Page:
Minneapolis police union leader Bob Kroll referred to George Floyd's "violent criminal history" in a letter to officers that was leaked on Monday, one in which he seemingly defended the officers who were present at Floyd's arrest and later fired for it.
Kroll, the president of the Police Officers Federation of Minneapolis, has been in controversy before for his vocal support of Donald Trump and controversial stances on claims of police brutality in the Minnesota Twin Cities. He is facing new and sharp controversy this week after reportedly sending a letter to officers vowing to fight for the jobs of those involved in Floyd's arrest and making what critics say is a smear against the deceased man's history.
The document was shared online on Twitter on Monday by former Minneapolis Police Chief Janeé Harteau, who said Kroll is a "disgrace to the badge" and called for his resignation. In the letter, Kroll referred to a "terrorist movement" occupying the city and said that the media was refusing to report on what he called Floyd's violent criminal past. He also vowed to fight for the officers who had been fired after Floyd's death.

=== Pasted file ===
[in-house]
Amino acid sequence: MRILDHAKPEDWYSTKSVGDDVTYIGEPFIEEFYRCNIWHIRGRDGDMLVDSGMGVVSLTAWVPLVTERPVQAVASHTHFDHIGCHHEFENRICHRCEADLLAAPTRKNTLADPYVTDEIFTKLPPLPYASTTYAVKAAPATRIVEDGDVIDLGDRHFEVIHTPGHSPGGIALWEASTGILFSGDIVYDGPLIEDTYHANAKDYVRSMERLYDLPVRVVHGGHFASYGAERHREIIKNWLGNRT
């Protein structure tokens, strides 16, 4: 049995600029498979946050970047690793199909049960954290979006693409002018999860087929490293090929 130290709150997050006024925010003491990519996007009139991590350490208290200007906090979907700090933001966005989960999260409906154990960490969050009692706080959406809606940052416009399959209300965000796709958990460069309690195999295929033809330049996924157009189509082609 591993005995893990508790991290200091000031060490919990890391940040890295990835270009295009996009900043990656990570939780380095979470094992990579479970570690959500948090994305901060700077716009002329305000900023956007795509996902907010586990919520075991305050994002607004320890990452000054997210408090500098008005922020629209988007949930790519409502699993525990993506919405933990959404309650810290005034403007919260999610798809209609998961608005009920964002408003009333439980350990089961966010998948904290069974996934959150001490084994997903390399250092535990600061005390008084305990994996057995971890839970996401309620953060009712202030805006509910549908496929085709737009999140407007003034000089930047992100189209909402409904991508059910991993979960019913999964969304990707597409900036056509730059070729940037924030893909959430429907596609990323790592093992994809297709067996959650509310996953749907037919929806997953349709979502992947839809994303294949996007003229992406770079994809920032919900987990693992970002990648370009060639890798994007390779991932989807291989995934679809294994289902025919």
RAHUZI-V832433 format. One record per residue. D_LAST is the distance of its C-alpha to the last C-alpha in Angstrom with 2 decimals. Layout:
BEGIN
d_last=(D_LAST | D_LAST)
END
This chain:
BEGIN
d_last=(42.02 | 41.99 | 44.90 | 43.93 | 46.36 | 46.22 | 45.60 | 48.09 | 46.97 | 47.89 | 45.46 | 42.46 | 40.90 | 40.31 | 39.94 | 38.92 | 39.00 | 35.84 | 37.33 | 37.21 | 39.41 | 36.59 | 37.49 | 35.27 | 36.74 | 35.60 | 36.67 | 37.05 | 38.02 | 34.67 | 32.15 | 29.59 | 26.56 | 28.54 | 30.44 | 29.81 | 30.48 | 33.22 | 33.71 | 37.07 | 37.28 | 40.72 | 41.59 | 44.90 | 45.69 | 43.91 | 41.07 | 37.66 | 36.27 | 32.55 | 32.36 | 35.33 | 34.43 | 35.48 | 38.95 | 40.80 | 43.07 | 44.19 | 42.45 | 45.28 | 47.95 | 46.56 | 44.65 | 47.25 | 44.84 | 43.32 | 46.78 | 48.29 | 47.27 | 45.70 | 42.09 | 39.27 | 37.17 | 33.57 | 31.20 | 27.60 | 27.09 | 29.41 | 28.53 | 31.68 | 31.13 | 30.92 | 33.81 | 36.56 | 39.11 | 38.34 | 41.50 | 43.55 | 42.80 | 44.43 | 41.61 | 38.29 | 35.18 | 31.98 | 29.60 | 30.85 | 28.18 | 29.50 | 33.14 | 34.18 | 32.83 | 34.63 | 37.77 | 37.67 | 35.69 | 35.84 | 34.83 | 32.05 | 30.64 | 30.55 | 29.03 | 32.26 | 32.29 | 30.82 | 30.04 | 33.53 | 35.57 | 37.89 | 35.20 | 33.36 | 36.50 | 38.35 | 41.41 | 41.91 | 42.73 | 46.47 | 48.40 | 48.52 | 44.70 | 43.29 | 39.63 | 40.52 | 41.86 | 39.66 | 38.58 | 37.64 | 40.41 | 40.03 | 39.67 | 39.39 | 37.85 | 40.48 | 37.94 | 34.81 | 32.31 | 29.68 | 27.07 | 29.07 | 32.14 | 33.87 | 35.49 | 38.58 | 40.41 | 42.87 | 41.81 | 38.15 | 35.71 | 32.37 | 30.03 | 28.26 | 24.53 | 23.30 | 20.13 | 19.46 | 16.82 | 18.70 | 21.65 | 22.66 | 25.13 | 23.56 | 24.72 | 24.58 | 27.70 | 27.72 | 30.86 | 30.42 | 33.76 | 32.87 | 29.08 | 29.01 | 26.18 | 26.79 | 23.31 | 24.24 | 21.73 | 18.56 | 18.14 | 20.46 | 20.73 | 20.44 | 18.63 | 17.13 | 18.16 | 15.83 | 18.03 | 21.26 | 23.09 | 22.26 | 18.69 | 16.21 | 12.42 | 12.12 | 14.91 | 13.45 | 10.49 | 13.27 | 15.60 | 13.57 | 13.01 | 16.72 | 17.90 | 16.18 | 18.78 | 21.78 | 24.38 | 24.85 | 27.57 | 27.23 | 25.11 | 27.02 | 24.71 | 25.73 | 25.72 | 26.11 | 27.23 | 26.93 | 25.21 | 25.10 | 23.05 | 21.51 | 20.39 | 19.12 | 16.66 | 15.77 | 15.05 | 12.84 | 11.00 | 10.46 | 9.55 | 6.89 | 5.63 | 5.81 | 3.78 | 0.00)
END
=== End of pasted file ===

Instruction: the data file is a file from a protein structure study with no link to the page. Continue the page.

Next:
"I've worked with the four defense attorneys that are representing each of our four terminated individuals under criminal investigation, in addition with our labor attorneys to fight for their jobs. They were terminated without due process," he wrote.
Kroll has come under fire for the letter, with Minneapolis Mayor Jacob Frey accusing the police union president of destroying the community's trust.
"For a man who complains so frequently about a lack of community trust and support for the police department, Bob Kroll remains shockingly indifferent to his role in undermining that trust and support," he tweeted.
The new update comes amid mounting pressure in Minnesota and across the country for the three other officers involved in Floyd's arrest to be charged with his murder along with Derek Chauvin, the officer seen on video pressing his knee into the Minneapolis man's neck and apparently ignoring his pleas that he could not breathe.
Chauvin has been charged with third-degree murder and second-degree manslaughter. This weekend, Minnesota Gov. Tim Walz said he believed charges against the other three involved in the arrest were "warranted" but said it would be up to prosecutors to make that decision, Fox 9 reported.Chauvin himself was not arrested until four days after the incident, after mounting political pressure and increasingly turbulent protests spread from the Twin Cities to across the United States. Over the weekend, dozens of cities held protests calling for justice for Floyd's death, with many growing violent.